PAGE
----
India Top Stories

Not anti Muslim riots but Gujarat riots – Face saver

Not anti Muslim riots but Gujarat riots – Face saver

It will be known as Gujarat riots and not anti-Muslim riots in the NCERT textbooks. The decision to term the 2002 incident as Gujarat riots was taken at a meeting of the course review committee that includes representatives of the Central Board of Secondary Education (CBSE) and the National Council of Educational Research And Training (NCERT), HT reported while quoting sources. The text book for the Class 12 which was published when the UPA was ruling referred to the incident as the anti-Muslim riots. Now it will be called as the Gujarat riots only. Around 800 Muslims and 250 Hindus were killed in the riots that took place between February and March 2002. The violence was a result of the train burning incident at Godhra in which 57 Hindu pilgrims were killed.

The new text books are expected to be printed by the end of 2017. The NCERT has however termed the move as routine and aimed at keeping the text books updated. A chapter titled “Politics in India since Independence” (page 187) in the Class XII political science textbook has a passage under the heading “Anti-Muslim riots in Gujarat”. It reads- “In February-March 2002, large-scale violence against Muslims took place in Gujarat …. A bogey of a train that was returning from Ayodhya and was full of karsevaks was set on fire… Suspecting the hands of Muslims in setting fire to the bogey, large-scale violence against Muslims began in many parts of Gujarat…” the passage reads.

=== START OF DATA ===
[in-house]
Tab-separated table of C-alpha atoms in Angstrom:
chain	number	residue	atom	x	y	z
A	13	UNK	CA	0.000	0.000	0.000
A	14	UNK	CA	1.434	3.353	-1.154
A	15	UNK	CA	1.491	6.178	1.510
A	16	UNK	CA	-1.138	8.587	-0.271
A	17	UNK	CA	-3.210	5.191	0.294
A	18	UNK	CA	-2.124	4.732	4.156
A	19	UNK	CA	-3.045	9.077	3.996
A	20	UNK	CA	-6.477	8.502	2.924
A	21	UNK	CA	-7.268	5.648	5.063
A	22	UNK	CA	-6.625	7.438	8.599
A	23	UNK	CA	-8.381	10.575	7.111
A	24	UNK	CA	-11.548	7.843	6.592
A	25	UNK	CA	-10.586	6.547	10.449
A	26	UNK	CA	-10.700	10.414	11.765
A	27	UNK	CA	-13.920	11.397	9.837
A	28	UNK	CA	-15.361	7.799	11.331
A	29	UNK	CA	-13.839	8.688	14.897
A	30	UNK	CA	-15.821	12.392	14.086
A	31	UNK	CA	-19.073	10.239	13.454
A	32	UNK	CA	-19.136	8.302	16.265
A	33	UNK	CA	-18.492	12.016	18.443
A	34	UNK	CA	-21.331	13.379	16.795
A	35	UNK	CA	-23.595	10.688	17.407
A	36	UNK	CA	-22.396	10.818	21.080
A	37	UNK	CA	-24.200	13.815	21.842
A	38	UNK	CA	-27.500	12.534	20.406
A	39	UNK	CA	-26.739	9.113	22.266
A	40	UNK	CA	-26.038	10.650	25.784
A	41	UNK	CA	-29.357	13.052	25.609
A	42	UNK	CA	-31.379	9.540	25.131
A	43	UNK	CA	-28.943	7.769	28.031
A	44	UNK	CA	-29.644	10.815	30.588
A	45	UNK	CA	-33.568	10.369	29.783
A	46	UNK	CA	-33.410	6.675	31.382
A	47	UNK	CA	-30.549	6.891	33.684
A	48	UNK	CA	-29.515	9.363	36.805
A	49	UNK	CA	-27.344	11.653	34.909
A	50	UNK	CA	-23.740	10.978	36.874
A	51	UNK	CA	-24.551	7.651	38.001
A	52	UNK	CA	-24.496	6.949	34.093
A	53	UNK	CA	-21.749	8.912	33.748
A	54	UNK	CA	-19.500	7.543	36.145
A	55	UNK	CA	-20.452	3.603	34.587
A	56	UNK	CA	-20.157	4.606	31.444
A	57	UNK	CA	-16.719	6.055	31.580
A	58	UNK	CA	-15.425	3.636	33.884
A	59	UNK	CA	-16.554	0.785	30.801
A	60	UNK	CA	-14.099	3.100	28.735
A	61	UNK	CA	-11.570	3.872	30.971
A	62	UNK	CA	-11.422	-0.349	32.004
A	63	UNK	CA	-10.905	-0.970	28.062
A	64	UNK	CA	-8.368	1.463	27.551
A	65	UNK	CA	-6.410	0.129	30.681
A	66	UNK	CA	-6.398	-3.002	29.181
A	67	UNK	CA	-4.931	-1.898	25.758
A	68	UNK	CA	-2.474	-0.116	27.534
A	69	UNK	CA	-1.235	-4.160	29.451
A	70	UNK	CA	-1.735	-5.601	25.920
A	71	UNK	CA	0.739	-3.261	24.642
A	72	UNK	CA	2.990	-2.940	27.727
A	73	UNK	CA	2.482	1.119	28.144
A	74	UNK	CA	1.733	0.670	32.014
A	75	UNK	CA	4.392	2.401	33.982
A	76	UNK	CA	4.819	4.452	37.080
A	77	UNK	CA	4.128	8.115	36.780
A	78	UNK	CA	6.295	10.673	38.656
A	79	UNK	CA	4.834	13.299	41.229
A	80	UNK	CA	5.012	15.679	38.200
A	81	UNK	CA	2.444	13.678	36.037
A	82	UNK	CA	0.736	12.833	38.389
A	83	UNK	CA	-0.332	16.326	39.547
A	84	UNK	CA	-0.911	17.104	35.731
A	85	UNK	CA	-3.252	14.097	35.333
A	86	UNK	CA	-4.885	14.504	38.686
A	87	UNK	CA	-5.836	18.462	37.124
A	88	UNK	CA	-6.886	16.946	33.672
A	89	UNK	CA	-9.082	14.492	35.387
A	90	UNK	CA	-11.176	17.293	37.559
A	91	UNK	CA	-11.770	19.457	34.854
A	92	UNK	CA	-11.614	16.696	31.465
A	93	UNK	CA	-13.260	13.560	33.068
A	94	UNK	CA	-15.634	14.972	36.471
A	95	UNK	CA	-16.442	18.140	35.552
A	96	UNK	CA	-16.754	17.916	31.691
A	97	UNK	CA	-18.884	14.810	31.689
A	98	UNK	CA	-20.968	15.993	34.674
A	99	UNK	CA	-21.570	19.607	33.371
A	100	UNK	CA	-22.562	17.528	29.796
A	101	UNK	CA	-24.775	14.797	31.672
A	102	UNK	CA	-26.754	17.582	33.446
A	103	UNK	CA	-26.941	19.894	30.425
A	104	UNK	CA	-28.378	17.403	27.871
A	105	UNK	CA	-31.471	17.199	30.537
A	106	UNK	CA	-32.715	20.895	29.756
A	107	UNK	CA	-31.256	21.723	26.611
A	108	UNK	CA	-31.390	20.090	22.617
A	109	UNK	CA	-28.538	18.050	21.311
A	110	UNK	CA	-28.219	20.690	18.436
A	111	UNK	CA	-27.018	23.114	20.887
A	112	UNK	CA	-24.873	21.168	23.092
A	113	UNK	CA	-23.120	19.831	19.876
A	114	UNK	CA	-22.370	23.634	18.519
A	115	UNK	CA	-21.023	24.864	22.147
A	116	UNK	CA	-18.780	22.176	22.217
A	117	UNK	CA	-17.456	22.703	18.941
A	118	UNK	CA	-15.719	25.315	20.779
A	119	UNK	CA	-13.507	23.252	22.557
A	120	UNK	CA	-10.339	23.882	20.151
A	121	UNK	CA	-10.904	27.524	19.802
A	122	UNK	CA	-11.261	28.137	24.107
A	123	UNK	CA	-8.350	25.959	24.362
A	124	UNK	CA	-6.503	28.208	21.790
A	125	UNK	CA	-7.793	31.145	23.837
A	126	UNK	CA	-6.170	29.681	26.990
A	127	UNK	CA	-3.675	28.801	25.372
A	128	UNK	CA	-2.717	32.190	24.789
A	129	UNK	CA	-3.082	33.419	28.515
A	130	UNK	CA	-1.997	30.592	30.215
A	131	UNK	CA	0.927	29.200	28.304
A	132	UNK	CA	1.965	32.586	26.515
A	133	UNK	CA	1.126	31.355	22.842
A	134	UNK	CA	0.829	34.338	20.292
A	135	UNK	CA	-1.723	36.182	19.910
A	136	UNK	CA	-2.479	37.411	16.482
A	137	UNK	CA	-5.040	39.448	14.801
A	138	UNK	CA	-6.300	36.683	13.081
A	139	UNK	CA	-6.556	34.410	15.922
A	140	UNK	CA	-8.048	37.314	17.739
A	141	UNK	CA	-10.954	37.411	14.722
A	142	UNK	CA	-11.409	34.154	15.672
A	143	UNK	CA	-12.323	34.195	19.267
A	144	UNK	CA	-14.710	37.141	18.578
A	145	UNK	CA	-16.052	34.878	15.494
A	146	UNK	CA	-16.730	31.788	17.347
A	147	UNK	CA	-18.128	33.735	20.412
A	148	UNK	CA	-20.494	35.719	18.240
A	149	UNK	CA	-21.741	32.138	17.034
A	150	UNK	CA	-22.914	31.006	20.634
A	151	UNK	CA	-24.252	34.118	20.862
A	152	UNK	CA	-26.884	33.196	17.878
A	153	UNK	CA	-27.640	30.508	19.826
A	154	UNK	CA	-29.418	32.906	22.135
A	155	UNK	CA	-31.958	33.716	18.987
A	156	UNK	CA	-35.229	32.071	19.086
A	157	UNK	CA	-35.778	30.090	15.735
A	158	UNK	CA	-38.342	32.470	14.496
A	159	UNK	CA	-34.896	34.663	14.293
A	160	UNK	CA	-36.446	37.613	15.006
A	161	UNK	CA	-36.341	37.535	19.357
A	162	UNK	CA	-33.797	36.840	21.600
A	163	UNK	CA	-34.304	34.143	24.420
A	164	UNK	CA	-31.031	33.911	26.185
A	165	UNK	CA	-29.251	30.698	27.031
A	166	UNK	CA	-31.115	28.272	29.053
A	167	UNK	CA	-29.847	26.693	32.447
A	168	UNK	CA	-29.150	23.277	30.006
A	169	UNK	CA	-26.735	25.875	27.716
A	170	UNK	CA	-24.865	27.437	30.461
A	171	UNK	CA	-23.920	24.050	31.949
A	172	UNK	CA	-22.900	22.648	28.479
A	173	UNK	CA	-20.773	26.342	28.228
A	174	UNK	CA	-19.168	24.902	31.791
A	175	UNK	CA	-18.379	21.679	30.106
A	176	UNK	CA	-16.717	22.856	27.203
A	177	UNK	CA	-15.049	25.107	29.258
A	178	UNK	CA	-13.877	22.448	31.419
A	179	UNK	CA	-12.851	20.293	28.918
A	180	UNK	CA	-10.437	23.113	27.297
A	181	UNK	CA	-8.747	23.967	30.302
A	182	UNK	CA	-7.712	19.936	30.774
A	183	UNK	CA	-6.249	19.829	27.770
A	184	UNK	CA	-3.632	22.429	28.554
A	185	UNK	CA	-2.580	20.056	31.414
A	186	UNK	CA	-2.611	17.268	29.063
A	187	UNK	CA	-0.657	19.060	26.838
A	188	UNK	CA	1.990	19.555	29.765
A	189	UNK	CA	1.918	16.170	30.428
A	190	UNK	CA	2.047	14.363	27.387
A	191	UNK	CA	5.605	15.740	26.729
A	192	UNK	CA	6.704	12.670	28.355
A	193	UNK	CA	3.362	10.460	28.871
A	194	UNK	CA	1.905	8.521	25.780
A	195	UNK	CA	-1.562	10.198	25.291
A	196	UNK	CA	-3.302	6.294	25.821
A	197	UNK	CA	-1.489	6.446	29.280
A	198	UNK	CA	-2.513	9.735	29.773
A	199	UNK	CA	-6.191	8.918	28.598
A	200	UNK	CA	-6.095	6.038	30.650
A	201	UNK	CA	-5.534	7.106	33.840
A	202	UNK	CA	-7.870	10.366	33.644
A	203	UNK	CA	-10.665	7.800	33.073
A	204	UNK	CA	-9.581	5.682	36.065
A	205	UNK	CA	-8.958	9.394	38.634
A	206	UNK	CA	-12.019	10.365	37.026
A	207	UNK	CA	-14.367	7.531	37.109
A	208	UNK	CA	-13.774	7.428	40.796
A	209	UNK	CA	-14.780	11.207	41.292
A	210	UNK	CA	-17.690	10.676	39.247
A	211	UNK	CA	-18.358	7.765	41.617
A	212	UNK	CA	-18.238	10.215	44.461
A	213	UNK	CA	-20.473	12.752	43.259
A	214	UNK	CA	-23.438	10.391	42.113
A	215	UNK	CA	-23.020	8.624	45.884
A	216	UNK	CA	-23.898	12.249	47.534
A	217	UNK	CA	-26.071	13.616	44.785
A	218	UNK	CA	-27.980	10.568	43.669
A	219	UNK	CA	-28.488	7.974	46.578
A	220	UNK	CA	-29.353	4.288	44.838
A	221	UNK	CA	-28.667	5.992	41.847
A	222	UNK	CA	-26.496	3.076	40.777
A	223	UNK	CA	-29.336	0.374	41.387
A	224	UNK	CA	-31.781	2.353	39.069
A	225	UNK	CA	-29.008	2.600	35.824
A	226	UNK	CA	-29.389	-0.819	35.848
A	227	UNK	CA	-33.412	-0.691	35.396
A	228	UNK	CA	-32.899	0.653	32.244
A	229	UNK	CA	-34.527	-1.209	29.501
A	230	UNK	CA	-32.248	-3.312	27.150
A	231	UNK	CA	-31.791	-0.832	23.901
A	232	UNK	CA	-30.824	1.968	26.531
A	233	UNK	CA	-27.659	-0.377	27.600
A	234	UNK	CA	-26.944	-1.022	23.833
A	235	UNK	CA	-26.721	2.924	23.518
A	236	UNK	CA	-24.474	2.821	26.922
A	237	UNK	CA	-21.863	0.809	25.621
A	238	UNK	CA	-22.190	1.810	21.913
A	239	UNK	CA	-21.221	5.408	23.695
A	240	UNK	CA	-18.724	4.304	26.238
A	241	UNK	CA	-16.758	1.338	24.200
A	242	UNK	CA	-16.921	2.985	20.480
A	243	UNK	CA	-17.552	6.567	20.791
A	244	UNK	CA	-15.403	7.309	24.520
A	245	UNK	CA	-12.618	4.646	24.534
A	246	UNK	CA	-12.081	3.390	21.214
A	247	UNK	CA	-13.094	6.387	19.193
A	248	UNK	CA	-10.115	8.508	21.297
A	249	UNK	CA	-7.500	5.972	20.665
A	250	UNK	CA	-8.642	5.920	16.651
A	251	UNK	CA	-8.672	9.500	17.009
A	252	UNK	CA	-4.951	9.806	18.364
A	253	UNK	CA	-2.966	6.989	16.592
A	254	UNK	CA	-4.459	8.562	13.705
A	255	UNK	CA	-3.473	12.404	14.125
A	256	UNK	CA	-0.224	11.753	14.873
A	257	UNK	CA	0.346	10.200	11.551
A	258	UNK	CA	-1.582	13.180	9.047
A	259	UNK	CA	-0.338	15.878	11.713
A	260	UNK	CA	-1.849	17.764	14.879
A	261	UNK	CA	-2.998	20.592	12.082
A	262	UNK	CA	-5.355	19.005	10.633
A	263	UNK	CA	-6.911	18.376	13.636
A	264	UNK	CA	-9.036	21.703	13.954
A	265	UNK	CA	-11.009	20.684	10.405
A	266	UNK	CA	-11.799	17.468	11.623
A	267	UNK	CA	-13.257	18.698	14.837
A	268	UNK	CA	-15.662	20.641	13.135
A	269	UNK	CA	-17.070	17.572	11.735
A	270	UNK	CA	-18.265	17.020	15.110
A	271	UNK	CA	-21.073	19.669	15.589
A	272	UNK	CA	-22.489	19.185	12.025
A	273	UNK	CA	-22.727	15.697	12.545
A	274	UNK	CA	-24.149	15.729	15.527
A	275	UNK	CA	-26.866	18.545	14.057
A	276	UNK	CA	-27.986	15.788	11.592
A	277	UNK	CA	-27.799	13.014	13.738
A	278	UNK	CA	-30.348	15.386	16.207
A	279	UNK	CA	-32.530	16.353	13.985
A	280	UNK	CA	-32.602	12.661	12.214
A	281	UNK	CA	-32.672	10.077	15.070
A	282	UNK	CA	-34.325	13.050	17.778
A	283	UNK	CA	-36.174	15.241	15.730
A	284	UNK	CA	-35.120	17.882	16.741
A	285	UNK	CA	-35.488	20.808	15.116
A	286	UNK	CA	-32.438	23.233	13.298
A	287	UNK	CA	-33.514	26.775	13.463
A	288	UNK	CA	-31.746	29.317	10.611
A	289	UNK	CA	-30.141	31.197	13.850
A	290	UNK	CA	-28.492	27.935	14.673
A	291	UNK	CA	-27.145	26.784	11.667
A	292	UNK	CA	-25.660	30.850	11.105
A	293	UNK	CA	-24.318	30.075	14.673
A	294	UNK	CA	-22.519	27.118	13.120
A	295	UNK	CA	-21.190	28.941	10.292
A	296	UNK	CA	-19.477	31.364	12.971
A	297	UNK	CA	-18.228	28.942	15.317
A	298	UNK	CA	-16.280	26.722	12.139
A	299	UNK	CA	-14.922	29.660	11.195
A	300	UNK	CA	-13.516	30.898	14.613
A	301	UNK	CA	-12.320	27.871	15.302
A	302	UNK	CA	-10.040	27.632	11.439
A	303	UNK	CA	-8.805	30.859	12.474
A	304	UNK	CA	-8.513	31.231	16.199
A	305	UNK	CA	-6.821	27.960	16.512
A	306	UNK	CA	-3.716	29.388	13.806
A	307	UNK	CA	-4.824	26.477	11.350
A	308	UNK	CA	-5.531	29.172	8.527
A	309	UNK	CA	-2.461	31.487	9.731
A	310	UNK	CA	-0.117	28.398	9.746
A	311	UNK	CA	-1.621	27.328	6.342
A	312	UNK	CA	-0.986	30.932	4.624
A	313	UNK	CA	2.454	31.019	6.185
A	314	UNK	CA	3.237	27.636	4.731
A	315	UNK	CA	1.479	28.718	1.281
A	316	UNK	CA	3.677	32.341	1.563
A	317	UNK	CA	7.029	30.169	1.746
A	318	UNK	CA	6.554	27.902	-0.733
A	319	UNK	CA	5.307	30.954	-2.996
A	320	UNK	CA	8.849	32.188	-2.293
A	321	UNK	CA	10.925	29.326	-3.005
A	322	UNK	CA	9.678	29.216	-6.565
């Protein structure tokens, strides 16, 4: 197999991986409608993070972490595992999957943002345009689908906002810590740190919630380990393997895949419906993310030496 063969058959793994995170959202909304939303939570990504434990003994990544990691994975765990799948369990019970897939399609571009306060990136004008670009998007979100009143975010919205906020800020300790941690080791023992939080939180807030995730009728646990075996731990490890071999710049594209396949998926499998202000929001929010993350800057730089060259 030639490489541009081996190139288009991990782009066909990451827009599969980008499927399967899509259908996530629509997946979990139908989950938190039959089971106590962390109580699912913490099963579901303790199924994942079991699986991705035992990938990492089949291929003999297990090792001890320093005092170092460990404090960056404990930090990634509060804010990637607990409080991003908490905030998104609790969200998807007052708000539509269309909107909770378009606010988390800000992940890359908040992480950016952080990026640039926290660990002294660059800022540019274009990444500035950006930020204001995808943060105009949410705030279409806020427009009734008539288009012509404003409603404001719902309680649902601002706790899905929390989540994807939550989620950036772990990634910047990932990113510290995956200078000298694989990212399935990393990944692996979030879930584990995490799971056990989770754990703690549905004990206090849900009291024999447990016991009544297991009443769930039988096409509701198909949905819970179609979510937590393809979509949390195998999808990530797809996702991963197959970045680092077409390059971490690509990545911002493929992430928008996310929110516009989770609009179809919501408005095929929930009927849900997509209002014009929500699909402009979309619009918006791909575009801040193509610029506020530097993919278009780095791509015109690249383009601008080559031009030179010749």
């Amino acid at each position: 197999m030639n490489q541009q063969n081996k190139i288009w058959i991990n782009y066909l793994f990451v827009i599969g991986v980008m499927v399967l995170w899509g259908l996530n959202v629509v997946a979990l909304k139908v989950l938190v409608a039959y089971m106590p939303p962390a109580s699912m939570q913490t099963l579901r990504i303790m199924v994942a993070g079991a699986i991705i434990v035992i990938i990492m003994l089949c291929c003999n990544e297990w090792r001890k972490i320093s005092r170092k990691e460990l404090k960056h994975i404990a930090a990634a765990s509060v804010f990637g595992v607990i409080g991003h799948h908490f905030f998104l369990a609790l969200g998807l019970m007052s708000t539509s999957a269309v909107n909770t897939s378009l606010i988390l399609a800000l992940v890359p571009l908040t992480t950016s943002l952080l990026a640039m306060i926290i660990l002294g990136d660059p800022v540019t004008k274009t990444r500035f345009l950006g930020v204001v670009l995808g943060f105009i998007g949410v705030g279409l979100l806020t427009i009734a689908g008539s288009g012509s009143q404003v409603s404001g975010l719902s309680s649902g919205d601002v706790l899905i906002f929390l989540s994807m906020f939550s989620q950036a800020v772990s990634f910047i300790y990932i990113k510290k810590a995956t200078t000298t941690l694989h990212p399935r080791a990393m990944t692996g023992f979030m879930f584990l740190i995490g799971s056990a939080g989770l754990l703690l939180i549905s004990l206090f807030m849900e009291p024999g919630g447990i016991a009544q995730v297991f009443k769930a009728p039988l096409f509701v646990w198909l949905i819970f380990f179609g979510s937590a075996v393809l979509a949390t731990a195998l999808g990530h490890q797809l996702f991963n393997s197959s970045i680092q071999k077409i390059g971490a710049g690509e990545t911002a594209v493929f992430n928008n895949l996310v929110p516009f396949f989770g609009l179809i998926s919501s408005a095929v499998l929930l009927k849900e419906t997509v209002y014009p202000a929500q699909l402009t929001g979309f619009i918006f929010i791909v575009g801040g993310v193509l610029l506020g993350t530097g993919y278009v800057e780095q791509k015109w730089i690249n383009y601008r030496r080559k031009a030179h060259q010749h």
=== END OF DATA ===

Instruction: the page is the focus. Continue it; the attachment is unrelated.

Official estimates say about 800 Muslims and 250 Hindus were killed in the carnage that followed the death of 57 karsevaks returning from Ayodhya by train near Godhra. The minority community bore the brunt of the atrocities that followed — lynching, rape, arson and a host of other cruelties — for weeks on end.The recommendation to change the description of the riots was taken in a review meeting with representatives of the Central Board of Secondary Education (CBSE). The last review of textbooks took place a decade ago, in 2007, and the book under scrutiny was published then, under the Congress-led United Progressive Alliance (UPA) regime.

NCERT director Hrushikesh Senapaty said the intention was to update and revise existing information in the textbooks, not to rewrite them. However, states like Haryana, Gujarat, Maharashtra and Rajasthan have been accused of putting in material in their textbooks that are outright objectionable or perceived as an attempt to saffronise history.

By Abdul hafiz lakhani Ahmedabad